Anyone who knows me, knows I love music. At home, I often listen to music whilst I am working. During a road trip, my favourite music keeps the long days in the car interesting. The best way to enjoy your favourite music however, is attending a concert. In last year’s rant about writer’s block, I hinted at incredible concerts I had attended, but until now, I did not realise that I had not actually published that story yet. Better late than never?
After several small concerts throughout the year and an unforgettable music festival in May, it was finally time to attend my very first big concert. Months of anticipation had passed since I bought the tickets, when on the 5th of November, the time had come for the Foo Fighters to bring their Broken Leg Tour to Amsterdam. Due to the fact that three events were to take place in close vicinity of each other, I had expected traffic to be a nightmare. Thankfully this did not turn out to be the case. Arriving at the Ziggo Dome, I was pleasantly surprised to find out there were only a few dozen fans waiting in front of the main entrance. Miraculously, the rain stopped right before security asked us to take our places in the queue. The realisation that, just like at the festival in Germany, I had a very good chance of ending up in the front row, made the long wait easier. The friendly atmosphere in the queue helped too.
The concert itself was as great as I had hoped it would be. The support act made the traveller in me long for a trip to the city of New Orleans. The Foo Fighters’ performance was nothing short of brilliant. From the very beginning, the music was both unbelievably good and incredibly loud. As I had expected when queueing, I managed to get a spot at the barrier. Unsurprisingly, I found myself comparing the concert to Muse’s performance in Gelsenkirchen. After experiencing the miserable acoustics of a football stadium, I was astounded by the great acoustics of the concert hall. Dave Grohl turned out to be a front man who likes to talk to the crowd, which formed a great connection between the band and the fans. Neither the curtain that did not fall when it should have, nor Dave’s broken leg could bring down the incredible energy at the gig. The wide variety of songs made the evening feel like a true celebration of the band’s 20th anniversary. The feeling that this night was special was only strengthened a couple of weeks afterwards, when the release of the Saint Cecilia EP marked the start of a long break for the band.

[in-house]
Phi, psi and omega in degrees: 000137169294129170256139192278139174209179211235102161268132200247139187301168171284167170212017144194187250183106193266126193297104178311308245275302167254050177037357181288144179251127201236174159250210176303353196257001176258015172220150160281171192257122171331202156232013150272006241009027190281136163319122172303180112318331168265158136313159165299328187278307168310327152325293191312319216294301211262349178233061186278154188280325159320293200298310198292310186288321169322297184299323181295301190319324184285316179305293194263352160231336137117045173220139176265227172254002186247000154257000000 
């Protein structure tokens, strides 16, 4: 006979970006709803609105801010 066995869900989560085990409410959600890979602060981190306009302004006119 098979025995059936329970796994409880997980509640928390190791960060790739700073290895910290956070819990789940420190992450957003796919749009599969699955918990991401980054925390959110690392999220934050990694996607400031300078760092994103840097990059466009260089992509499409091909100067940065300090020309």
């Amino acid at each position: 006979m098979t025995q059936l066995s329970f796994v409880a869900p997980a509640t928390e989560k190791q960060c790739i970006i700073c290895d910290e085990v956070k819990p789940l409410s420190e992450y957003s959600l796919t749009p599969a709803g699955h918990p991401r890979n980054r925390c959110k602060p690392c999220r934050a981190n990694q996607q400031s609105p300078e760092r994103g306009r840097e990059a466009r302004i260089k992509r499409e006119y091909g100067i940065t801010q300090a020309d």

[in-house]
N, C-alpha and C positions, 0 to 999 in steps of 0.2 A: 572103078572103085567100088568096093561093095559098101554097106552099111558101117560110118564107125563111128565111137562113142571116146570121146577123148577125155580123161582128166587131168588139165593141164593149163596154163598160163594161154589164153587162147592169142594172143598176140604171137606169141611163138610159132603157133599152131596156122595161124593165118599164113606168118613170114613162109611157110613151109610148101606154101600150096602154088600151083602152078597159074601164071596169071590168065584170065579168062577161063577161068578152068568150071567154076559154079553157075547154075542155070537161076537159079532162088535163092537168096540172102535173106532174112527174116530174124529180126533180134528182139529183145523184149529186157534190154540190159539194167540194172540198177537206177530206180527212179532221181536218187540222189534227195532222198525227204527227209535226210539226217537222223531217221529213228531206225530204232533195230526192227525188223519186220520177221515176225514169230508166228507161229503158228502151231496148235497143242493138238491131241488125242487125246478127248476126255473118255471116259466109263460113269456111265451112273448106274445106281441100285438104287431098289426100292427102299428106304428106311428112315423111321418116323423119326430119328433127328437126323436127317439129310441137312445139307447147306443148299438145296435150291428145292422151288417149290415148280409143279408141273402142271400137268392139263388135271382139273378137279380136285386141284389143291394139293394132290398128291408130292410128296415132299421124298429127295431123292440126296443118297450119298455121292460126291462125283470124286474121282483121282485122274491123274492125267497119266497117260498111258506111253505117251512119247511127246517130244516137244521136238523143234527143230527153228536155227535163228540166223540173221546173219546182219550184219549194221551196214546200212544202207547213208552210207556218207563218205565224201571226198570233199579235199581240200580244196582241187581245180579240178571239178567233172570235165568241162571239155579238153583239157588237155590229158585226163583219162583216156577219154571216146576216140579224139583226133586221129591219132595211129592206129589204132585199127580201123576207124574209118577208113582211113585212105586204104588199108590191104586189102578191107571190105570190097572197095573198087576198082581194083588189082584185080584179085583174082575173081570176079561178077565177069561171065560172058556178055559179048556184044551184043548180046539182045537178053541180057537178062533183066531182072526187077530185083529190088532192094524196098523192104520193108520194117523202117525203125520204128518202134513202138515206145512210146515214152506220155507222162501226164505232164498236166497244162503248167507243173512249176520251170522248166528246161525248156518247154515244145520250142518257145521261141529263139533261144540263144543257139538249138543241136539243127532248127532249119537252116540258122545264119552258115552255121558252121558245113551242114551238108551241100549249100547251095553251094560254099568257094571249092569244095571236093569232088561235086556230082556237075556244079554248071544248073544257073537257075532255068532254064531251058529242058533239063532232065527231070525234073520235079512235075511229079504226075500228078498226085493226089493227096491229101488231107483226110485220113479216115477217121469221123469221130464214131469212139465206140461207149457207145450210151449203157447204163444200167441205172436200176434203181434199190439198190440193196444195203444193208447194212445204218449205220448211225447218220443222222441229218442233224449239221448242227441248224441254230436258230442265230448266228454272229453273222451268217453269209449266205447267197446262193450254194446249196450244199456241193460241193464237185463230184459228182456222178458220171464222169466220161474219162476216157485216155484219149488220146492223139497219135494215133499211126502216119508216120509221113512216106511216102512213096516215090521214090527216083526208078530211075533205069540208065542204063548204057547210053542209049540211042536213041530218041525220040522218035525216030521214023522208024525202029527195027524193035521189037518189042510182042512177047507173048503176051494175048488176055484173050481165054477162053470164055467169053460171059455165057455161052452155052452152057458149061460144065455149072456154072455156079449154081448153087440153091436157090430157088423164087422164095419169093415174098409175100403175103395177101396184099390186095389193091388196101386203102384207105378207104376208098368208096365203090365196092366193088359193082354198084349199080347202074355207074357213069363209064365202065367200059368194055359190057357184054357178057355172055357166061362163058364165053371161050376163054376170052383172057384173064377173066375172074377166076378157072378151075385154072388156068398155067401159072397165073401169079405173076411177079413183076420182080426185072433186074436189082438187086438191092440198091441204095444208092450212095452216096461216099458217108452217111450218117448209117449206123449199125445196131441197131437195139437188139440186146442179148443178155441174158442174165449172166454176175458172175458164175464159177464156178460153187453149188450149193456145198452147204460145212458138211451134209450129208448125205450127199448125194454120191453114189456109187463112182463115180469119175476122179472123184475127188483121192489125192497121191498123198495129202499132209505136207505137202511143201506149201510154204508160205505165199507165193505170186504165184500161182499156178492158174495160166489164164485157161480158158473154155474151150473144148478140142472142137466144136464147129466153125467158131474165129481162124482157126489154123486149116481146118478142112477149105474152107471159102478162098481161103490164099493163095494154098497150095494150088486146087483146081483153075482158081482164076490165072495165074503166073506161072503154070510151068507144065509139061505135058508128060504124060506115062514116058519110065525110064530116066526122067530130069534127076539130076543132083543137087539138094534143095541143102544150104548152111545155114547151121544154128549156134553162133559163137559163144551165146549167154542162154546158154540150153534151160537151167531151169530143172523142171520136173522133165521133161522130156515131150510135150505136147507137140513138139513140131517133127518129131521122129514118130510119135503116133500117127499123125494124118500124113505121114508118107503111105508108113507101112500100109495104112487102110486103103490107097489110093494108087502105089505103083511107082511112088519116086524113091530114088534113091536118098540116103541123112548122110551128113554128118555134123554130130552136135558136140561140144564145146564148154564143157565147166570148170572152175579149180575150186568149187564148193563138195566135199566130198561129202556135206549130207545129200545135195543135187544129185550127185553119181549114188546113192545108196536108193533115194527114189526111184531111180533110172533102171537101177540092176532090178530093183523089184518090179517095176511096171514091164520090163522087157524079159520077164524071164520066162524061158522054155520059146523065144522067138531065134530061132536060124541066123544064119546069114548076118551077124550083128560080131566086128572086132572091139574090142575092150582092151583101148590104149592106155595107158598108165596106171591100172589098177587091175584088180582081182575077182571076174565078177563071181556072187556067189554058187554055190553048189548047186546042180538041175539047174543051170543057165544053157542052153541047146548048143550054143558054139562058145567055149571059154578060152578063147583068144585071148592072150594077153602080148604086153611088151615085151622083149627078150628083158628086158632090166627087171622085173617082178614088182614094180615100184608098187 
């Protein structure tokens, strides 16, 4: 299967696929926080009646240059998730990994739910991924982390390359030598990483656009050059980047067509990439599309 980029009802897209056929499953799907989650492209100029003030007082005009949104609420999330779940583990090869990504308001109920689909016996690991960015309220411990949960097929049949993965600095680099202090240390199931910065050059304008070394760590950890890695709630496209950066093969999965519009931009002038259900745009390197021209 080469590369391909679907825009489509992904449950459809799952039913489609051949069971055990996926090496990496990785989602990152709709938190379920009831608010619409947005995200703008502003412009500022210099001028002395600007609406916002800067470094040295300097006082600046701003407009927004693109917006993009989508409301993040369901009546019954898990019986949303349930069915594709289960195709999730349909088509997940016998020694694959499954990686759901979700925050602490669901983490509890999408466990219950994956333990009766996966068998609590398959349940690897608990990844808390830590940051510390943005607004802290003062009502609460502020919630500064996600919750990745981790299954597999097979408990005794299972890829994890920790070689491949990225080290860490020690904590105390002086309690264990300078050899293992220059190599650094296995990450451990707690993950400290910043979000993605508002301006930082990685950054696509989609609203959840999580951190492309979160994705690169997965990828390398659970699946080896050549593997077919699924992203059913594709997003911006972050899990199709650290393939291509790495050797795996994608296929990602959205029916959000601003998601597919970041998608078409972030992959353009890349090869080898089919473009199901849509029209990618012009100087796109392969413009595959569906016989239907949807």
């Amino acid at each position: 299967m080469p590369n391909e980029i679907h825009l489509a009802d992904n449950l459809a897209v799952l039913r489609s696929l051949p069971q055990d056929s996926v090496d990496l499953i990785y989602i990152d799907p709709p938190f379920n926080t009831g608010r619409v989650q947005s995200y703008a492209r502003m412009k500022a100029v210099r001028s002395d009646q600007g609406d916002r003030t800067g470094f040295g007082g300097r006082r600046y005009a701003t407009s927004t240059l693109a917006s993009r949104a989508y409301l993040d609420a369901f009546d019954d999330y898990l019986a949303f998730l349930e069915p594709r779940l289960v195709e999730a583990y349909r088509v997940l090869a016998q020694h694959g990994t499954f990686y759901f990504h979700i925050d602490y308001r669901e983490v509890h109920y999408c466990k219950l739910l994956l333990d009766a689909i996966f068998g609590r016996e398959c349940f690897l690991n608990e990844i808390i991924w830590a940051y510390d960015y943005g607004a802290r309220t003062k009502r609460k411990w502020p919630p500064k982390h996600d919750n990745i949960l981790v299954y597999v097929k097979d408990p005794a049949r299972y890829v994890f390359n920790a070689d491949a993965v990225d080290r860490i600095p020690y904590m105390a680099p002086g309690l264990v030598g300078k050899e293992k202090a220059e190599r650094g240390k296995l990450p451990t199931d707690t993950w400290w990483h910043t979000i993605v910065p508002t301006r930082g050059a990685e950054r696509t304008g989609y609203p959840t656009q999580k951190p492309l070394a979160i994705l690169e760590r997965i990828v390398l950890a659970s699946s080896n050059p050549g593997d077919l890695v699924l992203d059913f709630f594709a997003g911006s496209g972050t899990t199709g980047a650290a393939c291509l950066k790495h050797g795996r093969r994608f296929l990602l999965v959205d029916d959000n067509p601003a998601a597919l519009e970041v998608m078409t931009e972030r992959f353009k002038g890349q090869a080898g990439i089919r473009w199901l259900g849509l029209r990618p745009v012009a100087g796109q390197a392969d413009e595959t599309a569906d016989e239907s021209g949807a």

The chaos I expected to encounter on the way to Amsterdam presented itself on the motorway back home. As thousands of people were eager to make their way home after either a football match, or one of the two sold out concerts in the city, the roadworks on the main roads to the south assisted in clogging up the motorways, causing disastrous traffic jams. None of it could dampen the spirits after such a great gig though. I returned home exhausted, but armed with precious souvenirs and a fond memory of one of the greatest ways to experience the music I love.